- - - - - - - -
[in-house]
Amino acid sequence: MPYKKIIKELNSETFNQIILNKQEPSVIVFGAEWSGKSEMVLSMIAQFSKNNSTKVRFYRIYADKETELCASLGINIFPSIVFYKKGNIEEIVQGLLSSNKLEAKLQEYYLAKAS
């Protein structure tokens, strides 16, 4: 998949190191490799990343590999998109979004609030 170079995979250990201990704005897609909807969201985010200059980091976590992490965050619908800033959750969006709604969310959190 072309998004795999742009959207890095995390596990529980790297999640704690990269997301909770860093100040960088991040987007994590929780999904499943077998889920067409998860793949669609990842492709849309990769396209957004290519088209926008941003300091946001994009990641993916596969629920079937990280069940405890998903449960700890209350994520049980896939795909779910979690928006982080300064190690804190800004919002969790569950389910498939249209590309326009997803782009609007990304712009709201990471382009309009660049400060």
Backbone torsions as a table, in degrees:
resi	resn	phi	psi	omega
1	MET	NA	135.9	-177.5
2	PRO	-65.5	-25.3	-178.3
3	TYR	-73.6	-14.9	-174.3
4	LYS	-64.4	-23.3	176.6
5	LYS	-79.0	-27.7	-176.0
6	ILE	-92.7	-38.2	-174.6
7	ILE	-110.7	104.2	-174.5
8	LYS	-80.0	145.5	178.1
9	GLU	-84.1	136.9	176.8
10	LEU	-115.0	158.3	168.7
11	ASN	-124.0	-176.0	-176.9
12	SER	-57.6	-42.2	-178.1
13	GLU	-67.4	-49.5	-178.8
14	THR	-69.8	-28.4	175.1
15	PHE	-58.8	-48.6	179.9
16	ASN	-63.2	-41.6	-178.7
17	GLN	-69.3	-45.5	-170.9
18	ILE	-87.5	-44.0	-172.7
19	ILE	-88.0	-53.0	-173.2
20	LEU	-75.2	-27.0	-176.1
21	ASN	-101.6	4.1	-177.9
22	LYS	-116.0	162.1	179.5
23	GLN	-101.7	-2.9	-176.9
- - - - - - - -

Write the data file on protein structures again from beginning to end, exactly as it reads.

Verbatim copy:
[in-house]
Amino acid sequence: MPYKKIIKELNSETFNQIILNKQEPSVIVFGAEWSGKSEMVLSMIAQFSKNNSTKVRFYRIYADKETELCASLGINIFPSIVFYKKGNIEEIVQGLLSSNKLEAKLQEYYLAKAS
């Protein structure tokens, strides 16, 4: 998949190191490799990343590999998109979004609030 170079995979250990201990704005897609909807969201985010200059980091976590992490965050619908800033959750969006709604969310959190 072309998004795999742009959207890095995390596990529980790297999640704690990269997301909770860093100040960088991040987007994590929780999904499943077998889920067409998860793949669609990842492709849309990769396209957004290519088209926008941003300091946001994009990641993916596969629920079937990280069940405890998903449960700890209350994520049980896939795909779910979690928006982080300064190690804190800004919002969790569950389910498939249209590309326009997803782009609007990304712009709201990471382009309009660049400060």
Backbone torsions as a table, in degrees:
resi	resn	phi	psi	omega
1	MET	NA	135.9	-177.5
2	PRO	-65.5	-25.3	-178.3
3	TYR	-73.6	-14.9	-174.3
4	LYS	-64.4	-23.3	176.6
5	LYS	-79.0	-27.7	-176.0
6	ILE	-92.7	-38.2	-174.6
7	ILE	-110.7	104.2	-174.5
8	LYS	-80.0	145.5	178.1
9	GLU	-84.1	136.9	176.8
10	LEU	-115.0	158.3	168.7
11	ASN	-124.0	-176.0	-176.9
12	SER	-57.6	-42.2	-178.1
13	GLU	-67.4	-49.5	-178.8
14	THR	-69.8	-28.4	175.1
15	PHE	-58.8	-48.6	179.9
16	ASN	-63.2	-41.6	-178.7
17	GLN	-69.3	-45.5	-170.9
18	ILE	-87.5	-44.0	-172.7
19	ILE	-88.0	-53.0	-173.2
20	LEU	-75.2	-27.0	-176.1
21	ASN	-101.6	4.1	-177.9
22	LYS	-116.0	162.1	179.5
23	GLN	-101.7	-2.9	-176.9